Imagine – a November Poem-A-Day Challenge – Diminishing Somonka

Close your eyes and wish —
Magic can strike when you blink!
I’ll make my pen swish —
watch the letters as they link,
imagine what’s in my ink!
We’ll grow wings and fly–
(Watch the magic, see it flash!)
–swim an ocean sky–
(You’ve got stardust on each lash!)
–dance in moonbeams, till we’re ash!
For today’s prompt, write an imagined life poem. The imagined life could be your own, or imagining a life for someone else–like a person you see at the bus stop, grocery store, or library. If for yourself, the imagined life might be another possible parallel outcome or a possible future (for better or worse).



Diminishing Somonka
A form I created by marrying the Somonka and Diminishing Verse poetic forms:
  • two Tankas (5-7-5-7-7), written as two love letters to each other.
  • remove the first letter of the end word in each successive 7 syllable line.
Variation: Poets can remove sounds if they wish like “flies” to “lies” to “eyes.”



Only Alice Knows (a triolet)


I’m keeping butterflies in my hat–
the wonder is mine, for now.
Maybe you can understand that?
I’m keeping butterflies in my hat,
smiling like that Cheshire cat.
A little madness, we should allow.
I’m keeping butterflies in my hat–
the wonder is mine, for now.


The triolet (TREE-o-LAY), has 13th century French roots linked to the rondeau or “round” poem. An 8-line poem, in which the first line is used 3 times and the second line is used twice. There are 3 other lines 2 of which rhyme with the first line, the other rhymes with the second line.

A (first line)
B (second line)
a (rhymes with first line)
A (repeat first line)
a (rhymes with first line)
b (rhymes with second line)
A (repeat first line)
B (repeat second line)
For more information on this form, check out Poetic Asides.

Raving Mad (an erasure poem)


I suppose
I’m mad.
I haven’t

You’ll see

things happen
I just turn


a minute
or two
will be much

the most
and raving

at least
it was
as again
I wish.

and vanishing
so suddenly
make one

with the end
and ending
some time

clock (2)



POETIC FORM: An Erasure Poem




To earn the “Cut It Out” badge, start with an X ACTO knife, box cutter or other cutting device. Find a text you don’t mind cutting up — or make a photocopy of the text if necessary — and physically cut out the unused portions to create an erasure poem. Watch James W. Moore’s video, “Making Heaven,” which captures his process of creating poems using this approach: Scan your completed work — or take a picture of it — and upload it to the site. Cite your source text at the bottom of your post.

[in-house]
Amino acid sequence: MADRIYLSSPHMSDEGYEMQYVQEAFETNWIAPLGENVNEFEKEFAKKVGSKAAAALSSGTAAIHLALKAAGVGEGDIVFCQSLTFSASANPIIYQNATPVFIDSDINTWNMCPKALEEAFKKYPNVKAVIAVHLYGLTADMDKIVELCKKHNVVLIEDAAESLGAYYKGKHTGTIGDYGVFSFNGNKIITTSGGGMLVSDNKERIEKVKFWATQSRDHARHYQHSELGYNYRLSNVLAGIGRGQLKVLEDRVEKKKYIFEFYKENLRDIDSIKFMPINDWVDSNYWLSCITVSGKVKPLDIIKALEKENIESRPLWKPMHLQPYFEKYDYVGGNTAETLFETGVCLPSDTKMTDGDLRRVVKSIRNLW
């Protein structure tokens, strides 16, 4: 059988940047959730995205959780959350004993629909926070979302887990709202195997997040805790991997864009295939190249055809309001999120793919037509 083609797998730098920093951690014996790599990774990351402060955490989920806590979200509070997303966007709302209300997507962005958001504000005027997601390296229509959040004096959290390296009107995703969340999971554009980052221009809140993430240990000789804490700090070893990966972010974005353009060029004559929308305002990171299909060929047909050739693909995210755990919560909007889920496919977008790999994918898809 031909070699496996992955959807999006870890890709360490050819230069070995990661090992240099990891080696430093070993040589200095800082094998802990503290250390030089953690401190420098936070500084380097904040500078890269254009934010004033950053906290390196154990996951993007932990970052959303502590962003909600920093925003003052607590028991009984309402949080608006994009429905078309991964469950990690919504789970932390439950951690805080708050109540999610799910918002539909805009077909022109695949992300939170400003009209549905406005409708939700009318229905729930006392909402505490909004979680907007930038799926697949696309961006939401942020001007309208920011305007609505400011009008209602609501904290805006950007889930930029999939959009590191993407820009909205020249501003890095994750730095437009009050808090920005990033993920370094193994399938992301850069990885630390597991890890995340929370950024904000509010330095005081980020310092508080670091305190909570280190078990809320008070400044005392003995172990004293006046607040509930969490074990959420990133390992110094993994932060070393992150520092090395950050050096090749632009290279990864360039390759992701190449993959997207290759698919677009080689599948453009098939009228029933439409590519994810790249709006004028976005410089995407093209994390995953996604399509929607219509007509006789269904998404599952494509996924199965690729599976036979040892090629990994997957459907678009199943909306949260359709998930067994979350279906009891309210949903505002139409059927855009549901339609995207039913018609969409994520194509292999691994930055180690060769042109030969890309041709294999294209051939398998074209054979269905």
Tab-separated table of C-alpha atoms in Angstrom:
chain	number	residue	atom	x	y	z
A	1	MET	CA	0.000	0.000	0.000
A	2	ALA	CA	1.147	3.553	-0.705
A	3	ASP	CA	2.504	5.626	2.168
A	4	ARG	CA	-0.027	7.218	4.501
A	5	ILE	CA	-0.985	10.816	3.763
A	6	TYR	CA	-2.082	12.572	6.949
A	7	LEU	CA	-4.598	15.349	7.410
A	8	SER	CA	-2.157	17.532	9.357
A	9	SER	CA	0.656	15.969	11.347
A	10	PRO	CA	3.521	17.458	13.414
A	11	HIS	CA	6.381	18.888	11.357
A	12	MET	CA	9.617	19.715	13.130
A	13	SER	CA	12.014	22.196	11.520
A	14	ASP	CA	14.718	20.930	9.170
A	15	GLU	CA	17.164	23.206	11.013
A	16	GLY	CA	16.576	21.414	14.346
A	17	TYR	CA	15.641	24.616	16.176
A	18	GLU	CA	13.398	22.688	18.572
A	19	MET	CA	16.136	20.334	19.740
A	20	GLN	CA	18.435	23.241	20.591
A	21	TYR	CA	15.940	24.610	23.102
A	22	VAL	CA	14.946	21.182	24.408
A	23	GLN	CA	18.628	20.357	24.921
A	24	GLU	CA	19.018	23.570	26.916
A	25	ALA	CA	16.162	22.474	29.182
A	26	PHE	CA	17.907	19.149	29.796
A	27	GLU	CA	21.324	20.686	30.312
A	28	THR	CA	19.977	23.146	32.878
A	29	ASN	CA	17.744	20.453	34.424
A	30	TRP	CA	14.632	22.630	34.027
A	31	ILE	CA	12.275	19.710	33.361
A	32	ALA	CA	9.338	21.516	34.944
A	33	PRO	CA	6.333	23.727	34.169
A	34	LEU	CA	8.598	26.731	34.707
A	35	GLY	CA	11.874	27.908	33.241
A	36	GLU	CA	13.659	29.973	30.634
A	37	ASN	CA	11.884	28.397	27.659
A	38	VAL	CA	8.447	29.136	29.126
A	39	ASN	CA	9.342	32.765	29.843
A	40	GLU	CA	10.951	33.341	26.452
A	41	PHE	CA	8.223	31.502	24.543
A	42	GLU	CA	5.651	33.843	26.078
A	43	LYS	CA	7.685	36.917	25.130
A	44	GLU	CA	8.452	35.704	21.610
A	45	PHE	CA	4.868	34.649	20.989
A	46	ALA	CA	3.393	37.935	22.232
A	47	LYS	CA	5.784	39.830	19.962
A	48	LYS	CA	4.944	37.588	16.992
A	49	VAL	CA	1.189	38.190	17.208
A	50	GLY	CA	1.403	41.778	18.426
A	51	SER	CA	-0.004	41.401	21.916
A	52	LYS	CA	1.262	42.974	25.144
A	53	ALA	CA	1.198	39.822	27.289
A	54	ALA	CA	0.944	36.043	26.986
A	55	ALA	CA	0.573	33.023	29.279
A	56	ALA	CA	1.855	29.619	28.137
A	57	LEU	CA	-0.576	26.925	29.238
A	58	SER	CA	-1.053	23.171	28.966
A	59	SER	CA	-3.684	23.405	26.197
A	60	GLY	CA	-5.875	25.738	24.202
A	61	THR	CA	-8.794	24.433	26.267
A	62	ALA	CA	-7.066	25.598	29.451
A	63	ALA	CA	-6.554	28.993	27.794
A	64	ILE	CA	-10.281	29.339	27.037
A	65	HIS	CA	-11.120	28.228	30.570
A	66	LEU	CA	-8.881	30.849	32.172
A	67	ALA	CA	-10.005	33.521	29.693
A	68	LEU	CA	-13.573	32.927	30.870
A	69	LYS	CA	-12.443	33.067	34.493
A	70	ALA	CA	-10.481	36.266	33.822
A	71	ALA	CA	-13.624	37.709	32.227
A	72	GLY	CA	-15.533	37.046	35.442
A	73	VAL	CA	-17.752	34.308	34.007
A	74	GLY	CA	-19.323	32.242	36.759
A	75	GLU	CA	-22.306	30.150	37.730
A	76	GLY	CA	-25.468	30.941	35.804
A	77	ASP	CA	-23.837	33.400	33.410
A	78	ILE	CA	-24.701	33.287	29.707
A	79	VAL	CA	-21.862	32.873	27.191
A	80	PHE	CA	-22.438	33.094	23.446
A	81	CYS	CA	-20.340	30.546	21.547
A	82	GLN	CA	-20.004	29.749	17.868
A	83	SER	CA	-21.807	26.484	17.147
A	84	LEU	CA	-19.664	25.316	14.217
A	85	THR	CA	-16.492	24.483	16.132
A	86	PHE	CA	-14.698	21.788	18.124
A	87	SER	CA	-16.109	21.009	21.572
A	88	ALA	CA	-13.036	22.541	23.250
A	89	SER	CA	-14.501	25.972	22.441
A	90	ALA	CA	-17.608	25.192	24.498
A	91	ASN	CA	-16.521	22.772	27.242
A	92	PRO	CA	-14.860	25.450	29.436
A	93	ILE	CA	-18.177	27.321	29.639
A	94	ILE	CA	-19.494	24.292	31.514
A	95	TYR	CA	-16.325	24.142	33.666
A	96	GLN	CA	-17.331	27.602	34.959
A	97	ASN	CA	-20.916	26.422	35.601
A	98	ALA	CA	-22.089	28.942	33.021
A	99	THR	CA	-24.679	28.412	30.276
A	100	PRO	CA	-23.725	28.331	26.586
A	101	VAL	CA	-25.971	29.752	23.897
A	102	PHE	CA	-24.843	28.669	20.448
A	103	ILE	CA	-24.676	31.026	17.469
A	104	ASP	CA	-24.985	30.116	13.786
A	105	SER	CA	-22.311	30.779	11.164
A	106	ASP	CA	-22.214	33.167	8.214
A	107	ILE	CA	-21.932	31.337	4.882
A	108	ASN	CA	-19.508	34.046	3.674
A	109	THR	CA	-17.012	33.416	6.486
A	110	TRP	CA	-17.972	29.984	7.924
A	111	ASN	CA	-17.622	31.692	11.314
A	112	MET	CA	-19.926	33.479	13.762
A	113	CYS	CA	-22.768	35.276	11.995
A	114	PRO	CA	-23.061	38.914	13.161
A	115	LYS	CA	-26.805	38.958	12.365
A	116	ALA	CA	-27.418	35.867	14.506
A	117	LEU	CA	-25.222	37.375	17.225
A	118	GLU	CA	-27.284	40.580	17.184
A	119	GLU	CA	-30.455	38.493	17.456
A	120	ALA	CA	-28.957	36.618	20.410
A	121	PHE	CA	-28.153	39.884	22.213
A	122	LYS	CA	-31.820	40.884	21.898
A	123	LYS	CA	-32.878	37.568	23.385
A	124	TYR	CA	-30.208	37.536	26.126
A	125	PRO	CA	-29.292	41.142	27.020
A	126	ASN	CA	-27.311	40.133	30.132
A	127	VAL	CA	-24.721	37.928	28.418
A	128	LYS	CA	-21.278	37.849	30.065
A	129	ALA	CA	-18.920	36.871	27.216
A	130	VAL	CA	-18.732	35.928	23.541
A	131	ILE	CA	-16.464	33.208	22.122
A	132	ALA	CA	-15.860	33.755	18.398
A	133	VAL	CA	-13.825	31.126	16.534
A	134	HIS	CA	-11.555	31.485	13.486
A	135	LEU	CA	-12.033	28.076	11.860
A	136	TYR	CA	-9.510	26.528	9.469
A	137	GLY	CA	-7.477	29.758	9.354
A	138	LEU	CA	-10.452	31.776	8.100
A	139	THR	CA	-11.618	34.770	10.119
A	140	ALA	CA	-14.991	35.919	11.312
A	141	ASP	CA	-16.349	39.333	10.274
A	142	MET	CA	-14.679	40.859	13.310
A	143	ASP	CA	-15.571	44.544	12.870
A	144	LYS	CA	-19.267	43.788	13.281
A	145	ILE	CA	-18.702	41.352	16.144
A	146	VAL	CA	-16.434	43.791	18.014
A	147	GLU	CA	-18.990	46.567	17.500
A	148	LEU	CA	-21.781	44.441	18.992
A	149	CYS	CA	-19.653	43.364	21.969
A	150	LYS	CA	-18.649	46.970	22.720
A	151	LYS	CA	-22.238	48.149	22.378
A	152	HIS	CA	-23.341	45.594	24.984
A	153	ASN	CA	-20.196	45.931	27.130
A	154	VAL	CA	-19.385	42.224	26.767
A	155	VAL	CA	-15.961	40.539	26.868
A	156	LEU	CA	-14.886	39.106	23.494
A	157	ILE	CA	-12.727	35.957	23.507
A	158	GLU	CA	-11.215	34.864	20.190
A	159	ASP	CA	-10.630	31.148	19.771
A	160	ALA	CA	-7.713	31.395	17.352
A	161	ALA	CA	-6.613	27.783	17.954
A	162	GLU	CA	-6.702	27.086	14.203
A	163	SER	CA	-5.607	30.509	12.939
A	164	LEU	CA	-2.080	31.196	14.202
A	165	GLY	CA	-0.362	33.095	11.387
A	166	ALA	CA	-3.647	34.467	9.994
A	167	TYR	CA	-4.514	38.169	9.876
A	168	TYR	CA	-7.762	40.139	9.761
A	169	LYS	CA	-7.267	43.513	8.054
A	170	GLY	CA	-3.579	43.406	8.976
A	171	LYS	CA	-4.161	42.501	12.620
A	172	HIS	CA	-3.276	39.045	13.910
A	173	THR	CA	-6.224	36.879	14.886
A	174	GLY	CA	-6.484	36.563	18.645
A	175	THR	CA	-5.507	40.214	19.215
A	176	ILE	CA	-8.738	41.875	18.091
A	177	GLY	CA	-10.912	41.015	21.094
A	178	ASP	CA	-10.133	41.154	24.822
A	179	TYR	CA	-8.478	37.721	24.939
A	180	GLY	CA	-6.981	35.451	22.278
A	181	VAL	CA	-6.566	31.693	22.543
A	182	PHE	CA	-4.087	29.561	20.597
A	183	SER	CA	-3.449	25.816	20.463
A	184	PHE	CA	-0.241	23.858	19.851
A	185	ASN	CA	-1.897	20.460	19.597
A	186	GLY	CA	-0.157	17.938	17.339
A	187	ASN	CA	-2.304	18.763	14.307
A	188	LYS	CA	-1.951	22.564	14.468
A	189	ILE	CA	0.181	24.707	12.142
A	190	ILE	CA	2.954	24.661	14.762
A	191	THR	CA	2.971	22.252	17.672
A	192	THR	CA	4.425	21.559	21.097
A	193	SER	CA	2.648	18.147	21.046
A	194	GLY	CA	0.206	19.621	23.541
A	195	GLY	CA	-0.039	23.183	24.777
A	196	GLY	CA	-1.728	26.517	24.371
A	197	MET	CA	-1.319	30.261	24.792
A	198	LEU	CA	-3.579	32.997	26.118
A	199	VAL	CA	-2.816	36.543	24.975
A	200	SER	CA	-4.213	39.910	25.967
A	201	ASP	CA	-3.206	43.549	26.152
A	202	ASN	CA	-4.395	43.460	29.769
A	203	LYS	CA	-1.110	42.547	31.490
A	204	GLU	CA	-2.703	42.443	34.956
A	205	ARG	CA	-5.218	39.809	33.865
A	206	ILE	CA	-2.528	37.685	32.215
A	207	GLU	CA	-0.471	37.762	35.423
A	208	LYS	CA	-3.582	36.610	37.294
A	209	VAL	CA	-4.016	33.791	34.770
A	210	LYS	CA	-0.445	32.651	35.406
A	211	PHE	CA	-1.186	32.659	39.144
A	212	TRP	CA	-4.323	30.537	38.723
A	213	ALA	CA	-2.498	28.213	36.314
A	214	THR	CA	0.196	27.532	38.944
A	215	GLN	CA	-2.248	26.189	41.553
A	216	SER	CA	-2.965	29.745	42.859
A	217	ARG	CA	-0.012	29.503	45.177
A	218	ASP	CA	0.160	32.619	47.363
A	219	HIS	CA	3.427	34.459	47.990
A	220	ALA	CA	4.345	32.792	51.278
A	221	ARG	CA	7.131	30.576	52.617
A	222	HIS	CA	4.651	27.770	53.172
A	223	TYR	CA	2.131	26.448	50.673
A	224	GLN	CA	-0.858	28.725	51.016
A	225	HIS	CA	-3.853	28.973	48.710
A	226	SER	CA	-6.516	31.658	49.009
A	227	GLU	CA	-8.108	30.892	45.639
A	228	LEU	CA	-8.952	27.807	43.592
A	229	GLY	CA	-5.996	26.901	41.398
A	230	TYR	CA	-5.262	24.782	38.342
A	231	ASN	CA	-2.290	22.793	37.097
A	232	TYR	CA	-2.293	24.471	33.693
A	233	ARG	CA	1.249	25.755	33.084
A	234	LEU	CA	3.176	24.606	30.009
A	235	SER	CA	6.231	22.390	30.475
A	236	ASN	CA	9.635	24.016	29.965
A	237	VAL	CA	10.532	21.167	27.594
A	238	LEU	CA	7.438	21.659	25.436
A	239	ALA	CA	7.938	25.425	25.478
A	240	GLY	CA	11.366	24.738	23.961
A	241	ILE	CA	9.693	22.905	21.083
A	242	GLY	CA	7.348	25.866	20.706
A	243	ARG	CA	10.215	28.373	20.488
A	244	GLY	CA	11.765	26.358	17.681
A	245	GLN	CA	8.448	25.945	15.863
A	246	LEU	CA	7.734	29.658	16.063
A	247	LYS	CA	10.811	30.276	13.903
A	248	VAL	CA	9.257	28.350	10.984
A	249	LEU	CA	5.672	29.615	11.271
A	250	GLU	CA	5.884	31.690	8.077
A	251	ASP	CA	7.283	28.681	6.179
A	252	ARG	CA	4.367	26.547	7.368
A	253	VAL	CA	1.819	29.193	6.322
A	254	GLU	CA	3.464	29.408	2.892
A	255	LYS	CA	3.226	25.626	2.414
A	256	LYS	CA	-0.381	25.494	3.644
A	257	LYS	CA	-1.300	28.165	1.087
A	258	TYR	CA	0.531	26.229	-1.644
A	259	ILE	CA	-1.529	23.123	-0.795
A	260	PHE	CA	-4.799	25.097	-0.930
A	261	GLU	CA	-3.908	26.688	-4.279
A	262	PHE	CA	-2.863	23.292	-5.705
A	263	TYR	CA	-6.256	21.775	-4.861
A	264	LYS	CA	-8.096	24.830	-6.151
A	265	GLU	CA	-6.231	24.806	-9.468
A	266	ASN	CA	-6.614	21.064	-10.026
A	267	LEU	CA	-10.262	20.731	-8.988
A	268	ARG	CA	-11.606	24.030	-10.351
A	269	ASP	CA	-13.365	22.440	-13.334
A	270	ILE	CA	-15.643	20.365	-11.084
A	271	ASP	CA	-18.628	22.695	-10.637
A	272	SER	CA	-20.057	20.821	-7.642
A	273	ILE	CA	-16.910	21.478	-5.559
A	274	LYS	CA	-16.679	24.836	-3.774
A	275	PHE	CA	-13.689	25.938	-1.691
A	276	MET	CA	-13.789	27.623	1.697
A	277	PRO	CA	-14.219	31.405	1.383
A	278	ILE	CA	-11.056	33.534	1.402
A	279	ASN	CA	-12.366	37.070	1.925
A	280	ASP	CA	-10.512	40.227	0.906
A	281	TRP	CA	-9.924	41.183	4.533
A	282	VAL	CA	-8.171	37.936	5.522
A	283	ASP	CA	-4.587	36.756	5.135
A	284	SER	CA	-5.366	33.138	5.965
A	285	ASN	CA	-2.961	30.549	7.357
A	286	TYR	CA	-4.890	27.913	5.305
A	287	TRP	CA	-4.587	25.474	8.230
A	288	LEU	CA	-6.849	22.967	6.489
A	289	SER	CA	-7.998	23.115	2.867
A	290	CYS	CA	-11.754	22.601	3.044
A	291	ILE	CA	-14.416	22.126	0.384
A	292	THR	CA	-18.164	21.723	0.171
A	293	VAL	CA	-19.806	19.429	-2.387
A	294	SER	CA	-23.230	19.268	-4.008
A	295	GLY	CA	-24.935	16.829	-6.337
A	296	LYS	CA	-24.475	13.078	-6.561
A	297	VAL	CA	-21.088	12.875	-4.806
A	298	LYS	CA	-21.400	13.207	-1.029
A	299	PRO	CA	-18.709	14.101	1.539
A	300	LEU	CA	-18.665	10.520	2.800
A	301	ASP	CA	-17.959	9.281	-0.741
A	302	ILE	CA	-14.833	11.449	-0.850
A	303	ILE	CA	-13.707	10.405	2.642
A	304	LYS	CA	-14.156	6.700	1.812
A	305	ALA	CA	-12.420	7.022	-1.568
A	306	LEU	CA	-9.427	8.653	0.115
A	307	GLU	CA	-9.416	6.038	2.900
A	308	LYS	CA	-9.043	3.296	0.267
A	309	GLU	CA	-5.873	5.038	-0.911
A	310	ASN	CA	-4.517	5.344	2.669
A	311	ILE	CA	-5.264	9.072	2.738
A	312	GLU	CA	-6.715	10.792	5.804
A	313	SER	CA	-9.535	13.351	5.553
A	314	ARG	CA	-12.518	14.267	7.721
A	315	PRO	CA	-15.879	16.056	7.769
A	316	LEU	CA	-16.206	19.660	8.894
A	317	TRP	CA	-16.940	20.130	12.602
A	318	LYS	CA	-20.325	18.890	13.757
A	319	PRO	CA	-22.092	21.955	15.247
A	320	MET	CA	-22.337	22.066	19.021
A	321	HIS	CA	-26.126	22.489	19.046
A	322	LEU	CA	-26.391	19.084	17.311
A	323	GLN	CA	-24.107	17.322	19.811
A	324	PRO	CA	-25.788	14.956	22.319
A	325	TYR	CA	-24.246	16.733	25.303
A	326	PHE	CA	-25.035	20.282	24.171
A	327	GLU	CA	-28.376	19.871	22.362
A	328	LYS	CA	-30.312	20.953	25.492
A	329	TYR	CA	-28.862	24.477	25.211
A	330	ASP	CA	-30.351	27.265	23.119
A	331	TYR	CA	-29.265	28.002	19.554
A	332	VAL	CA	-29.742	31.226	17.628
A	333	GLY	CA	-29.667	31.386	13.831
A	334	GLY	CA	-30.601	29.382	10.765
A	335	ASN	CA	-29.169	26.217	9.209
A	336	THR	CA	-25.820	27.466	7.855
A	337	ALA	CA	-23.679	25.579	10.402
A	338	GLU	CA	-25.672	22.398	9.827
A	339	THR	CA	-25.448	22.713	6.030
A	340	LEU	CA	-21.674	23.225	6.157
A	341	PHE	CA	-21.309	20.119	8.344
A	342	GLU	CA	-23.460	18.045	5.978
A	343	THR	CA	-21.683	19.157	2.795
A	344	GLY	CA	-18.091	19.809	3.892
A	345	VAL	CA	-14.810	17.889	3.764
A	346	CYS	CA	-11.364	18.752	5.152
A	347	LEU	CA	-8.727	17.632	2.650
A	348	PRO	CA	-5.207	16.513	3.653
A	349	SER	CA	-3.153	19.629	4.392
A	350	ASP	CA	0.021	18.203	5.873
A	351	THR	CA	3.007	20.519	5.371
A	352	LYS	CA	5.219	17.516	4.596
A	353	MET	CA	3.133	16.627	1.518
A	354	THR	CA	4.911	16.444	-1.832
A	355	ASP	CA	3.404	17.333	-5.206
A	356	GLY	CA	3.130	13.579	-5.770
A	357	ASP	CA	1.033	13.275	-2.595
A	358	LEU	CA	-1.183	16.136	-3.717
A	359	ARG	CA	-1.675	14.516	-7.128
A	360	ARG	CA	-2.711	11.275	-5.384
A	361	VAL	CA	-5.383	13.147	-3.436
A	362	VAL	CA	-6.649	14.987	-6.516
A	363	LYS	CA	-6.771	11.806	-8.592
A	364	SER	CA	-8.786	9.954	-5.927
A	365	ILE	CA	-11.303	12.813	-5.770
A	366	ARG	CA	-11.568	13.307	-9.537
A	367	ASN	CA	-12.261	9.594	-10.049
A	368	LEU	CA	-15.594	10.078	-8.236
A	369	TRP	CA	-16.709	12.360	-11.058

PoMoSco (Poetry Month Scouts)
Found Poetry Review’s 2015 National Poetry Month Project

– April 2015 – 213 poets joined together as a troop to earn digital merit badges for completing experimental and found poetry prompts.
– Prompts are divided into five categories – remixing, erasure, out and about, conceptual and chance operation.
– Each category offers six distinct badges to be earned.
– Poets choose their own source text.
– For more information, check out

A dear friend and fabulous poet, Von Thompson, is a participant. When she told me about the challenge, I decided to play along at home.


SOURCE TEXT: Alice’s Adventures in Wonderland by Lewis Carroll

Start Again (a rispetto)


If you love me, don’t say anything at all;
just let me go, and if you can’t say something,
put me back together. It was a great fall.
No stitch in time can save us, horses or kings.
Men! This is how walls and cookies crumble. Rain,
on every red sky morning, falls on the plain.
We spilled the milk, take warning: you can’t know what
— until I am gone, don’t cry over what you got.


For today’s prompt, write a “back to basics” poem. For me, back to the basics means jumping to the fundamentals. Maybe it’s me re-learning (or praPticing) fundamentals–like running or writing–but it could also be a child learning how to tie his shoestrings, which can be a unique experience for both the child and the adult trying to give instructions and advice. Back to basics could also be re-setting a state of mind or getting back into a routine. In a way, spring is a season that gets back to the basics.



Night Air (a Quatern)


That’s the night air in the city
tastes like remorse mixed with regret.
When you can’t see stars for neon
glow of traffic, just forget it.

When the moon as pale as smoke is,
that’s the night air in the city.
Caterpillar blows his smoke rings,
questions floating, “Just who are you?”

Sounds like bike tires on the sidewalk,
swishing, swishing, just a whisper.
That’s the night air in the city,
filling your ears with nothing new.

Turn the corner, follow footsteps,
She’s the rabbit in a white dress,
always slipping out of your sight.
That’s the night air in the city.


Prompt #12 of the April 2014 Writer’s Digest Poem-A-Day Challenge

For today’s prompt, write a city poem. The poem can take place in a city, can remember the city (in a general sense), be an ode to a specific city, or well, you should know the drill by now. City poem: Write it!


Quatern Poetic Form Rules
1.This poem has 16 lines broken up into 4 quatrains (or 4-line stanzas).
2.Each line is comprised of eight syllables.
3.The first line is the refrain. In the second stanza, the refrain appears in the second line; in the third stanza, the third line; in the fourth stanza, the fourth (and final) line.
4.There are no rules for rhyming or iambics.